Thailand attracts millions of visitors every year, with Bangkok as its main gateway.
Like any other capital, it has lots of pollution and scams awaiting the clueless tourist. You will find the same in Manila or Ho Chi Minh City. However, I loved Bangkok; I went there before in 2011 and 2012, and in 2014, I lived there for four months, when restrictions on visa runs had yet to be implemented. I loved the city — its people, its attractions, and of course, the food.
Readers have recently asked me about my solo travel tips to Bangkok so I decided once and for all to write this post. While this is targeted to solo female travelers, it can apply to other tourists as well.
Arriving in Bangkok
Bangkok has two airports: Suvarnabhumi, the main international airport, and Don Mueang, the old airport now used by AirAsia. When you arrive via Suvarnabhumi and don’t have a lot of bags, skip the taxi and go by train instead.
Go down to the lowest floor of the airport, and you’ll find the Airport Rail Link which goes to Phaya Thai, one of the BTS stations in the city. Once in Phaya Thai, find the nearest BTS station to your hotel and you’re all set. You don’t even have to go down to street level.
If you have an AirAsia flight and find yourself in Don Mueang, there are shuttle buses right outside the airport. Turn right once you exit from the arrival area. You will be dropped off at Mo Chit station, and from there, you can go to wherever your hotel is.
Accommodation in Bangkok: Hotel or Hostel?
As a solo traveler, you need not worry about accommodations in Bangkok. There are lots! Prices vary, of course. In choosing where to stay, ask yourself: what’s most important for you? Is it location? Price? Facilities? Wifi? For safety purposes, prioritize location. If your accommodation is cheap but is far from the city or is in a bad neighborhood, it’s not worth it.
When I lived in Bangkok, I stayed mostly in hostels rather than hotels for budget reasons. At prices ranging from THB280 to THB350 ($8-10), they were a good deal. The location was excellent (I usually stayed along Silom Road), and of course, Wifi was also very good. More importantly, the variety of travelers staying there made sure I had company whenever I wanted to.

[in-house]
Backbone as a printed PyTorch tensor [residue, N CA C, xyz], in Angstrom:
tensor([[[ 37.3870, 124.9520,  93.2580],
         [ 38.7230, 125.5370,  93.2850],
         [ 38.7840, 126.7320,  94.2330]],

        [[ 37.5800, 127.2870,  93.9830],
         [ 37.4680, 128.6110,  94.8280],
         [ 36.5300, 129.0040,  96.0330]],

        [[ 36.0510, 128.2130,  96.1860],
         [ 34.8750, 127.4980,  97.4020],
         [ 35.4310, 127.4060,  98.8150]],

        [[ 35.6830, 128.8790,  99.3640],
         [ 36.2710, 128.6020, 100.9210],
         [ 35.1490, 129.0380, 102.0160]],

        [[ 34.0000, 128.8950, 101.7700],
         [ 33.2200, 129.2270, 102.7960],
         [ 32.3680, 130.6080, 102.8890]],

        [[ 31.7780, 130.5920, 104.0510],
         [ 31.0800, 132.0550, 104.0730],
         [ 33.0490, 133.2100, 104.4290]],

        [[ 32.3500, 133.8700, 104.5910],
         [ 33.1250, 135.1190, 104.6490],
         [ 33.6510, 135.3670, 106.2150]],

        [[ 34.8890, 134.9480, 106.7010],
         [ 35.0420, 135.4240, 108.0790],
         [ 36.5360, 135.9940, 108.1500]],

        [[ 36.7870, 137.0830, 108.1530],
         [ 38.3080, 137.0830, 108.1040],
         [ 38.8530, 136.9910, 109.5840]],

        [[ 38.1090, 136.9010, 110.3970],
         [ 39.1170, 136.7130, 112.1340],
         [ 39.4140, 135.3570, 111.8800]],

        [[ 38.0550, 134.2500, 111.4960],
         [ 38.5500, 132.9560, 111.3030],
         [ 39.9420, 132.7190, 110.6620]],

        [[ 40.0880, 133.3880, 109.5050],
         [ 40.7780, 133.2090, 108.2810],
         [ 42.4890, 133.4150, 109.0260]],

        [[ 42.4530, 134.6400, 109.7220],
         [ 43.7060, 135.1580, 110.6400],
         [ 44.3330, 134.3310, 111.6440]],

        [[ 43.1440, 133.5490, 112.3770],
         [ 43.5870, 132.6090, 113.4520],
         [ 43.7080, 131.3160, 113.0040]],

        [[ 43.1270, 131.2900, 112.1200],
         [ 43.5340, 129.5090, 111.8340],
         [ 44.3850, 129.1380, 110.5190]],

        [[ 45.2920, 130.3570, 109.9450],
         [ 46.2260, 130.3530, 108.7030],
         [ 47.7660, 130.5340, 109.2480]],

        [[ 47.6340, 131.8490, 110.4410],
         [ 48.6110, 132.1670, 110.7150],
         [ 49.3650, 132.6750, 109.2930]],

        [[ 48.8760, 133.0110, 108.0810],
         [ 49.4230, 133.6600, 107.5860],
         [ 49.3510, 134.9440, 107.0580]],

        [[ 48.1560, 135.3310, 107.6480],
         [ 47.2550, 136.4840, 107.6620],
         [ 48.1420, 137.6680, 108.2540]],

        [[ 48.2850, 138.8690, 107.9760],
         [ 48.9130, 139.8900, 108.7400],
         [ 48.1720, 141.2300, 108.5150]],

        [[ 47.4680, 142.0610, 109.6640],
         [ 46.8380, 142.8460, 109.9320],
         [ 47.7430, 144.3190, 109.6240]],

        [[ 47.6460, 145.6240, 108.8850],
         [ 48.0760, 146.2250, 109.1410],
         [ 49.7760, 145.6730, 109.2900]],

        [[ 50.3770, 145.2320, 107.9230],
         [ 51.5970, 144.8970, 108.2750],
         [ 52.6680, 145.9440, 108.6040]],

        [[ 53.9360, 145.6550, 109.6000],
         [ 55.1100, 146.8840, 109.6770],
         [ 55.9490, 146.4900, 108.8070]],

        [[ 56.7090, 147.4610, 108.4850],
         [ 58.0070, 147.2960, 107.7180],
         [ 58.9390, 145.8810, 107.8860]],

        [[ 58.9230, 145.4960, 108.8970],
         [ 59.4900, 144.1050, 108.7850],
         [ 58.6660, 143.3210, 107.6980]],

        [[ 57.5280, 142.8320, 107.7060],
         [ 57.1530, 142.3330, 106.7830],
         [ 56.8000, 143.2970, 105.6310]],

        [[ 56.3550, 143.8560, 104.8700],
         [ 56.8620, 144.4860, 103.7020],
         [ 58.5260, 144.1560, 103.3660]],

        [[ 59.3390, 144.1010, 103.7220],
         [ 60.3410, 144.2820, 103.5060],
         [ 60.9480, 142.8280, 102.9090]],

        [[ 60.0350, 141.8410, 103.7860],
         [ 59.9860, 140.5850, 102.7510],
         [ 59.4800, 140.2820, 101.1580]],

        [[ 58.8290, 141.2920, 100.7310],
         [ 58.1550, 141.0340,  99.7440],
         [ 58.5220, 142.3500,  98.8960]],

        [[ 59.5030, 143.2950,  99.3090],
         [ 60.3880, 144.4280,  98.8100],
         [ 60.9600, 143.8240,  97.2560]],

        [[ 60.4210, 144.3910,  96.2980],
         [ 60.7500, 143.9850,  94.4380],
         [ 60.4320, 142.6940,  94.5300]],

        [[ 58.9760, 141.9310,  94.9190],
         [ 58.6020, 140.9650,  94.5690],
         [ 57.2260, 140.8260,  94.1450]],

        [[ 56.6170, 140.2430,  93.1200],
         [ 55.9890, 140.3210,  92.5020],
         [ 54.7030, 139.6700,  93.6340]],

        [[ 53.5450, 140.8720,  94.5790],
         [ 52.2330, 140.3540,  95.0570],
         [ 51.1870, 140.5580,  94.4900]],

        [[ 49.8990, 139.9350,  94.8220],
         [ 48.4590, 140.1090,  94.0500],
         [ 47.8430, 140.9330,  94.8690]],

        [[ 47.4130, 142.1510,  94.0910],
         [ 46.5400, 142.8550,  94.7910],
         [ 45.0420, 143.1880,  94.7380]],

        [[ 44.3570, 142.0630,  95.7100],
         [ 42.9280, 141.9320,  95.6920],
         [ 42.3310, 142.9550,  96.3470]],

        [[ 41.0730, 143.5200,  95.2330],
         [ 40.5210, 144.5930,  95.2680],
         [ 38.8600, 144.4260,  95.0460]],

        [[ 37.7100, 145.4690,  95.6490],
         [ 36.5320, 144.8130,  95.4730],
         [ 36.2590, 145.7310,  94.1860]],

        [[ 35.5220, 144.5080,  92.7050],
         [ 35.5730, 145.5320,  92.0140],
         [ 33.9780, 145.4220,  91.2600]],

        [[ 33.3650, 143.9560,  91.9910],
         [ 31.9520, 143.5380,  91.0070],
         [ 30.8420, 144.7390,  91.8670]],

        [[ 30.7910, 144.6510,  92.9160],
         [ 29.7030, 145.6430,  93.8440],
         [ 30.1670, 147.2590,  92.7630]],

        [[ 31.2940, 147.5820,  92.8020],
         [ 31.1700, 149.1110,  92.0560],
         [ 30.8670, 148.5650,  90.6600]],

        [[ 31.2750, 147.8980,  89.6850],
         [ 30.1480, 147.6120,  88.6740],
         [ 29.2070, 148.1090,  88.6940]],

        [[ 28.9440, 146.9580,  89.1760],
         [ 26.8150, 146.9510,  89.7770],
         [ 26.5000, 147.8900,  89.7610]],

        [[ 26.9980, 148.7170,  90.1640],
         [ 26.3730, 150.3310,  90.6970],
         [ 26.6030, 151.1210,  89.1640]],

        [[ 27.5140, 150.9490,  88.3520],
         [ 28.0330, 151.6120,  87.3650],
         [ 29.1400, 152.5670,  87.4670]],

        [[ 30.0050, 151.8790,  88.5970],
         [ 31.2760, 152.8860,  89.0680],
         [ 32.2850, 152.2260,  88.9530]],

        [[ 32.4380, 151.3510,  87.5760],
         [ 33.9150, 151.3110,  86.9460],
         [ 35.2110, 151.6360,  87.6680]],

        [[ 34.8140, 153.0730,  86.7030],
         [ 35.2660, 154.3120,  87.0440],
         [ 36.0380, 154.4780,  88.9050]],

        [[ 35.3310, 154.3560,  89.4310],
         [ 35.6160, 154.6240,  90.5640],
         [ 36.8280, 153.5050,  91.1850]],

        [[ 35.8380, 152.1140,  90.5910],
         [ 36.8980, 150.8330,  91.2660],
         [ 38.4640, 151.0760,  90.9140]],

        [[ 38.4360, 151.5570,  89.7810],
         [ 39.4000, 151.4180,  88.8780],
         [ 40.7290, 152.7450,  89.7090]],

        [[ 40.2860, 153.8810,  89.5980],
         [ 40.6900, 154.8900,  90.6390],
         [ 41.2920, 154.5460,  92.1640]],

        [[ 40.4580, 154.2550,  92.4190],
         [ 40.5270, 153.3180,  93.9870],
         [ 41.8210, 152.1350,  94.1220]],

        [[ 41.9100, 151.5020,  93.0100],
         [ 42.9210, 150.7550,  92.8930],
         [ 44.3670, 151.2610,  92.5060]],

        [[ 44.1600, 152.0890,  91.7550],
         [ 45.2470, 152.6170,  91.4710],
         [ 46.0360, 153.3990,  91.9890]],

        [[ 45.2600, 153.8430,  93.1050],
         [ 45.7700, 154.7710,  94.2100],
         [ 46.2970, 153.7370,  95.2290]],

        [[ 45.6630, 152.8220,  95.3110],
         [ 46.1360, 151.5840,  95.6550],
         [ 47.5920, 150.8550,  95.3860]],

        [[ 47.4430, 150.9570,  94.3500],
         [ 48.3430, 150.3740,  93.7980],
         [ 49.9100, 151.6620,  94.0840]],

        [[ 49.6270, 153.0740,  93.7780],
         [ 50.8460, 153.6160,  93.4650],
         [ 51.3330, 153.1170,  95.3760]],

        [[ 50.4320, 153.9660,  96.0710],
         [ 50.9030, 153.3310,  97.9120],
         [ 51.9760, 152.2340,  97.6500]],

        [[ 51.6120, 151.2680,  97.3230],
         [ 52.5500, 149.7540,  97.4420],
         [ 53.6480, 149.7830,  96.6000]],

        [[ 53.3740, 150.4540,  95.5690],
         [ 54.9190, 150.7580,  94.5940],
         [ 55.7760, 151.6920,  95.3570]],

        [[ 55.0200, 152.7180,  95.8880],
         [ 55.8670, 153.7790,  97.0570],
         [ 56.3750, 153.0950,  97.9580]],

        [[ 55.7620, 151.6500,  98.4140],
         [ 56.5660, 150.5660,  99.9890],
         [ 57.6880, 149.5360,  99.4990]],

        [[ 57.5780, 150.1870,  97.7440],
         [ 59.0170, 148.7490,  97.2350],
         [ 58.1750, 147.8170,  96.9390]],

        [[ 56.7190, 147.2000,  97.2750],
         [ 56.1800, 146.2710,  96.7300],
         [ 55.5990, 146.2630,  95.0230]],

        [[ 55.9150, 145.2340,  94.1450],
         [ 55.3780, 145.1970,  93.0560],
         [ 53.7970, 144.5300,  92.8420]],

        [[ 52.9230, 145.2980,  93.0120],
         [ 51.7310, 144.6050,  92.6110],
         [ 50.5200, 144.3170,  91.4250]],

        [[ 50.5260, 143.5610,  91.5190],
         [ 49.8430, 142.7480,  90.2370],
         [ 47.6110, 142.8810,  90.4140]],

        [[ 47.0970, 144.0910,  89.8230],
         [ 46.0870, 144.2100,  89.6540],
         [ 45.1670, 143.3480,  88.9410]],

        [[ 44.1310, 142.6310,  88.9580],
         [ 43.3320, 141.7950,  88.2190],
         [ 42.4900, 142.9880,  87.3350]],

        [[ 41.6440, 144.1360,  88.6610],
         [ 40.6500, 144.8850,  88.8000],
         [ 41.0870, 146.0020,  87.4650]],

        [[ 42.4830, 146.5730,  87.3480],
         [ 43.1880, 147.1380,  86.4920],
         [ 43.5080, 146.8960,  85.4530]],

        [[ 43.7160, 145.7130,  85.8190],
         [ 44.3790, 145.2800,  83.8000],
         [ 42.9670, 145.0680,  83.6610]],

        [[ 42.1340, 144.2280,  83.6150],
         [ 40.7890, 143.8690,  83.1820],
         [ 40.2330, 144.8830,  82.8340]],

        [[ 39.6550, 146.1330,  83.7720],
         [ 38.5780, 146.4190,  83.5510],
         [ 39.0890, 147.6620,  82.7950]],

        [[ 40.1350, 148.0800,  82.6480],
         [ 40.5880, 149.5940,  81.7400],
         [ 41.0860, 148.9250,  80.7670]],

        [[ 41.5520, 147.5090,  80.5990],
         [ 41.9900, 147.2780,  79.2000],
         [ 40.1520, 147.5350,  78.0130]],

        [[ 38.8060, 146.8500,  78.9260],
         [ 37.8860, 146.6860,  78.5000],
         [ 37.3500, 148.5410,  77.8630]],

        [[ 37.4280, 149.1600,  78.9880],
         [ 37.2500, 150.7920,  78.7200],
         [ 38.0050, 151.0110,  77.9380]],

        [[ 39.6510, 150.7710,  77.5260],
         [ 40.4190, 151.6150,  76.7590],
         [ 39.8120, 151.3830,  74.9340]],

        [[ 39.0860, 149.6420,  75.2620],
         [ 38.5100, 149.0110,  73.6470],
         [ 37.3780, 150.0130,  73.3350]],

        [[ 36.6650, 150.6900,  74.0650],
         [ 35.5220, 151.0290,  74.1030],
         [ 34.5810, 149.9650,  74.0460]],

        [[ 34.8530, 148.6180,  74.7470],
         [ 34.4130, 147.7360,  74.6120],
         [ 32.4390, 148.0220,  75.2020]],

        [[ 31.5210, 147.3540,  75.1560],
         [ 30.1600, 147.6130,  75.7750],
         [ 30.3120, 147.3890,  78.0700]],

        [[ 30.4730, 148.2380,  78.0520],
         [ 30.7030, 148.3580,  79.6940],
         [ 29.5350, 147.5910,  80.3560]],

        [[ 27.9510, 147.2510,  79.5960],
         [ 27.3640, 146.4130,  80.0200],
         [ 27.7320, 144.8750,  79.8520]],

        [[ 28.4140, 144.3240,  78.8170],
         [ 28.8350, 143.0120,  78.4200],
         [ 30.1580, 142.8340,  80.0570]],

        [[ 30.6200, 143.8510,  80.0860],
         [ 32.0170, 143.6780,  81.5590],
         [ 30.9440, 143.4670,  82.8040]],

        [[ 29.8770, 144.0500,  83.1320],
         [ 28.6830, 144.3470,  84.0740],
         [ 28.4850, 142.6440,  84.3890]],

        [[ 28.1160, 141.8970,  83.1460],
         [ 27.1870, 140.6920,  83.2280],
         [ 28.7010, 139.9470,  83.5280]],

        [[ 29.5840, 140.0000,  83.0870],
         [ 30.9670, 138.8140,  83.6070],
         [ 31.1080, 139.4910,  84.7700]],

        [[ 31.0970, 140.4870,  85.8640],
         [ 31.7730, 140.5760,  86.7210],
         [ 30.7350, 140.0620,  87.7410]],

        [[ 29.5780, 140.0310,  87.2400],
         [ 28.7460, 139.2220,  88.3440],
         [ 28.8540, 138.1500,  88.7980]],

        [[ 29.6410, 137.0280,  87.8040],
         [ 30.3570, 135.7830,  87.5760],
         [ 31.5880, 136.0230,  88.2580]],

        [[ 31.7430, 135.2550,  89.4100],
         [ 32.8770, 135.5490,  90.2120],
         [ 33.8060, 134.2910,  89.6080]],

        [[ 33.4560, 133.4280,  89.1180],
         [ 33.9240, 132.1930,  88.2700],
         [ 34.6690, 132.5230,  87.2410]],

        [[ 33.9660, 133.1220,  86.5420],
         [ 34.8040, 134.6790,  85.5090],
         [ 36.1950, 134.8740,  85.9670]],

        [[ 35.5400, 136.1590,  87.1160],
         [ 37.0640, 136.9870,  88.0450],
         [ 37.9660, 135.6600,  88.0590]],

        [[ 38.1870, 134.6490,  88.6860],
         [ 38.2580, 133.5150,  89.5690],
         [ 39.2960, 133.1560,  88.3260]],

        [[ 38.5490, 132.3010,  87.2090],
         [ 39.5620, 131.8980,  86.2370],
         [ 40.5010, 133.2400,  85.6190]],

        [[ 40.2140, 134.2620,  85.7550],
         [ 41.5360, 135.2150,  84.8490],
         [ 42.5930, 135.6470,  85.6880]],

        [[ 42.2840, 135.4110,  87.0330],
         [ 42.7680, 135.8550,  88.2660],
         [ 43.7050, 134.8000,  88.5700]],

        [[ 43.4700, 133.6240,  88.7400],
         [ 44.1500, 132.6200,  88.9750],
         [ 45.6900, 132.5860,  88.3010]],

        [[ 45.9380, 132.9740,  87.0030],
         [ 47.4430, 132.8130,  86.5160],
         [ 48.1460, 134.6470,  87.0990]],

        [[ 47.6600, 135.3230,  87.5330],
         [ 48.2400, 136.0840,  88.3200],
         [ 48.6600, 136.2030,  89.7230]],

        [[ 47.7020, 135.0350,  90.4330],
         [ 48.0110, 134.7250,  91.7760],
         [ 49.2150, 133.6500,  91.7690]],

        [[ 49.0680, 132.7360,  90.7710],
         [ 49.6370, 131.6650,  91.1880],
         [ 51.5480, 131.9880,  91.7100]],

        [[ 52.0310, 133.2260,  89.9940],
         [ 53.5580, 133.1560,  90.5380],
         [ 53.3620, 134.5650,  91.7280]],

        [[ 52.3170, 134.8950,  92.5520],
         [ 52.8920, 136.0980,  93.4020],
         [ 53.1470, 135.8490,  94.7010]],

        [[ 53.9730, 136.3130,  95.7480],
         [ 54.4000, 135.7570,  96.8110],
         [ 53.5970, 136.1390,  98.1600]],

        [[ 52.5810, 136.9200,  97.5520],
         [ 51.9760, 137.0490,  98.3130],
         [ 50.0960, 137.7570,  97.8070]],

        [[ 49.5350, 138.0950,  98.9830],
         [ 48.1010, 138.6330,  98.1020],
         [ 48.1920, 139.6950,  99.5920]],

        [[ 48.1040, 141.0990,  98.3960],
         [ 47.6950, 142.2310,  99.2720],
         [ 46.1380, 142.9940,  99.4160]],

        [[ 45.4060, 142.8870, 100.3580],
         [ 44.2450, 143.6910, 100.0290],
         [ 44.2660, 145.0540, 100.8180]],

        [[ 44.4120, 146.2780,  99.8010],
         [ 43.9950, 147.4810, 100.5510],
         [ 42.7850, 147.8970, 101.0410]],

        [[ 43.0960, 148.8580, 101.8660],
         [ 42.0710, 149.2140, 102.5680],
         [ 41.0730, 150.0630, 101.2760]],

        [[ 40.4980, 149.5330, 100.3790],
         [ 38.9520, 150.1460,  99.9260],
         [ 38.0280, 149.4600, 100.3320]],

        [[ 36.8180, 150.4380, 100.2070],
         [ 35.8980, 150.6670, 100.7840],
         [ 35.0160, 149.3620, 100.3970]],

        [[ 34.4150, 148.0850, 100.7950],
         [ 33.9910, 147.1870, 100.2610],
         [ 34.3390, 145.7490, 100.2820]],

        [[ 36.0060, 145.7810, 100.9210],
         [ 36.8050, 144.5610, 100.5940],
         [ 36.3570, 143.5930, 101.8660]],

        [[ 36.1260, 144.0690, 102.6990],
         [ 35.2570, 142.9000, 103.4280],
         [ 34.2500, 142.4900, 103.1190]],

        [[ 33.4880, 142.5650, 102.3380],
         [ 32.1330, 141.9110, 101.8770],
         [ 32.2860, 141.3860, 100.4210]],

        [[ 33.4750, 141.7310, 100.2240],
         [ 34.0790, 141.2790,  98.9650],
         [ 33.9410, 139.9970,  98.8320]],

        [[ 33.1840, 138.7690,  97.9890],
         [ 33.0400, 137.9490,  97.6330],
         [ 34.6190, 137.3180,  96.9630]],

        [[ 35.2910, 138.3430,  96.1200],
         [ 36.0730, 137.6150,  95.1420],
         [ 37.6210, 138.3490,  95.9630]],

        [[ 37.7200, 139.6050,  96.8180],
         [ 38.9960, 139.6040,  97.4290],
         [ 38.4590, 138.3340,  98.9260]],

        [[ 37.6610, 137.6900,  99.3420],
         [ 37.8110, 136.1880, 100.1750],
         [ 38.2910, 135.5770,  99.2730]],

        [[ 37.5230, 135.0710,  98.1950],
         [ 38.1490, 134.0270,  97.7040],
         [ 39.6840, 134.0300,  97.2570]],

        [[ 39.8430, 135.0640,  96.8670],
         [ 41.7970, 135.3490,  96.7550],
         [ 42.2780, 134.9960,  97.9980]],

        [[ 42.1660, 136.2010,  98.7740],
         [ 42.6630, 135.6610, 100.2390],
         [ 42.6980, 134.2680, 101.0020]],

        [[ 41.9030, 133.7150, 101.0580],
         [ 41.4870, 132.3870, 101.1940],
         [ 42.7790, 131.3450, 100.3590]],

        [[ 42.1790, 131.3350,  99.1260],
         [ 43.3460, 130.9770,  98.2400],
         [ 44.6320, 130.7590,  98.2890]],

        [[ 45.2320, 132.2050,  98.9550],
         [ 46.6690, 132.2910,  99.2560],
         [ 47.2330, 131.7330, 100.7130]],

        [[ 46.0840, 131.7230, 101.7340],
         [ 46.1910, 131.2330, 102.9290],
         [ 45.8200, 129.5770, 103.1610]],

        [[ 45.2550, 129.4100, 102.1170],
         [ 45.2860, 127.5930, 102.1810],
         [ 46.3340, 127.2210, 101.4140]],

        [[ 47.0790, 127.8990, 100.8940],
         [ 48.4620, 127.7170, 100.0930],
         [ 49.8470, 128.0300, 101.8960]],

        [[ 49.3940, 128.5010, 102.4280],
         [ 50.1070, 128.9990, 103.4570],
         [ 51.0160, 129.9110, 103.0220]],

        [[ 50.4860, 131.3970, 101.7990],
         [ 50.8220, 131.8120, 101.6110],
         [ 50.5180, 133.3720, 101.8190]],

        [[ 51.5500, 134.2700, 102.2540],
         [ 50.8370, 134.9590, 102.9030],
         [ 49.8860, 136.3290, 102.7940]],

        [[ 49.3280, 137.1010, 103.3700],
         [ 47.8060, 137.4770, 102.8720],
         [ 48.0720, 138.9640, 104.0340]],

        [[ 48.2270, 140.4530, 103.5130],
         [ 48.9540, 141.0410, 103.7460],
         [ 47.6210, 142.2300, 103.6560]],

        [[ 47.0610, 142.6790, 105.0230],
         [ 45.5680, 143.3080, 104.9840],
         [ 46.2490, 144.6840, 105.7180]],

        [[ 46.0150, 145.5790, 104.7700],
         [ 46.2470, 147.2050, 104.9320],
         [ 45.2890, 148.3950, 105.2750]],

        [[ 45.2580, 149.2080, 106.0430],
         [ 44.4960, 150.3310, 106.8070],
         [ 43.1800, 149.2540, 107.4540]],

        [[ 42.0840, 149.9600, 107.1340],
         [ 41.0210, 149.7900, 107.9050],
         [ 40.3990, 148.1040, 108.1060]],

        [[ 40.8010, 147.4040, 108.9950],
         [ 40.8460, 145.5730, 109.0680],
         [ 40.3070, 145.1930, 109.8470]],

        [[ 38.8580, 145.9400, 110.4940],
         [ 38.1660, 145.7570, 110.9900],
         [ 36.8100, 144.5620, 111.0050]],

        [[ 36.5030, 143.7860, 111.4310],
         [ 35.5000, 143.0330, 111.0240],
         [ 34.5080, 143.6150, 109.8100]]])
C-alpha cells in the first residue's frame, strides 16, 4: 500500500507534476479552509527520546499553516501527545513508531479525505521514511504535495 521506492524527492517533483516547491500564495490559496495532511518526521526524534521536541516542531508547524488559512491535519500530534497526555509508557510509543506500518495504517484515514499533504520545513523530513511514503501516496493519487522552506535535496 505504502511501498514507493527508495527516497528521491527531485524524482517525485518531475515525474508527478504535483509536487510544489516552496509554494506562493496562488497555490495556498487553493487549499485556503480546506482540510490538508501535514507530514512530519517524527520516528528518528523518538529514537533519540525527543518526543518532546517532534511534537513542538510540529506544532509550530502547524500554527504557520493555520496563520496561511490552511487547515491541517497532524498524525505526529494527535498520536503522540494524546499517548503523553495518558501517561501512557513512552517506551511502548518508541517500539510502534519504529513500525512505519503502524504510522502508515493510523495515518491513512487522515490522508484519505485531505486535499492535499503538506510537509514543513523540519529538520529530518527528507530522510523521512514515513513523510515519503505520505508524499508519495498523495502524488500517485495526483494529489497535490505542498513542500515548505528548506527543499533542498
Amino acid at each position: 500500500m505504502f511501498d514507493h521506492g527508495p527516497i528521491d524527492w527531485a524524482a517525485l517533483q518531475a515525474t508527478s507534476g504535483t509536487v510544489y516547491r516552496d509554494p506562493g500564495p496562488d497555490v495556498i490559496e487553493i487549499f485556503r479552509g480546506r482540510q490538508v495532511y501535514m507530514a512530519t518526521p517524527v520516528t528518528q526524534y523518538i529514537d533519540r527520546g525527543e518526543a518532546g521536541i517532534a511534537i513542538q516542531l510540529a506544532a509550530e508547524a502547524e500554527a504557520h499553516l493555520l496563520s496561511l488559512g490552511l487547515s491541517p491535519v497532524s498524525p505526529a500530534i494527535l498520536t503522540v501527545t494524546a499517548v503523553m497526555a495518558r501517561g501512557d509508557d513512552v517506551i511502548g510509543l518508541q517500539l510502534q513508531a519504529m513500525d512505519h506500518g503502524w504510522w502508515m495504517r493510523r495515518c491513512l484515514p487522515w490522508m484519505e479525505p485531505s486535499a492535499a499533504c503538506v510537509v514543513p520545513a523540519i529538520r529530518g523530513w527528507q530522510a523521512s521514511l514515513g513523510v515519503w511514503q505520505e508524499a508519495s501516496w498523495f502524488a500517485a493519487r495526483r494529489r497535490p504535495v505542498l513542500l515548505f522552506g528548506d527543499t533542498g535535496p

We Bangkok is best for those who want to meet other travelers. There are 8-bed dorms as well as 4-bed ones and it was almost always fully booked when I was there. It’s a 5-minute walk to the Chong Nonsi station and there’s a 7-11 right across the hostel. There are gyms and a spa nearby too.
Silom Art, however, is best for those who want a beautifully decorated hostel which is not crowded. It never gets full (I don’t think they even fill half of their capacity) and there will be times when you will find yourself alone in the 5-bed dorm room. Food-wise, it isn’t so convenient. The nearest 7-11 is a 10-minute walk and street food is a 15-minute walk going to the Sala Daeng station. The nearest BTS station is Chong Nonsi (a 10-minute or so walk).
I’ve made a lot of friends from my stay at HQ Hostel (10 minutes walk to Sala Daeng station) but the staff is not so friendly especially if you stay longer than a week (I don’t know why). Wifi connection wasn’t so good, and I had my credit cards stolen there as well, the only time it happened in my travels.
I loved it for its lobby though; it encourages interactions with others. I also liked its location and it had the best beds of all hostels I’ve stayed in.
The only hotel I ever used in Bangkok was the Kingston Suites Hotel along Sukhumvit Road (around THB2,000/$61). I loved it; my room was huge, the buffet breakfast was very good, and they also have a gym and a pool, although these were located next door, in their sister hotel’s property. It’s around 5 minutes from Nana station, but they also have a shuttle that can take you there.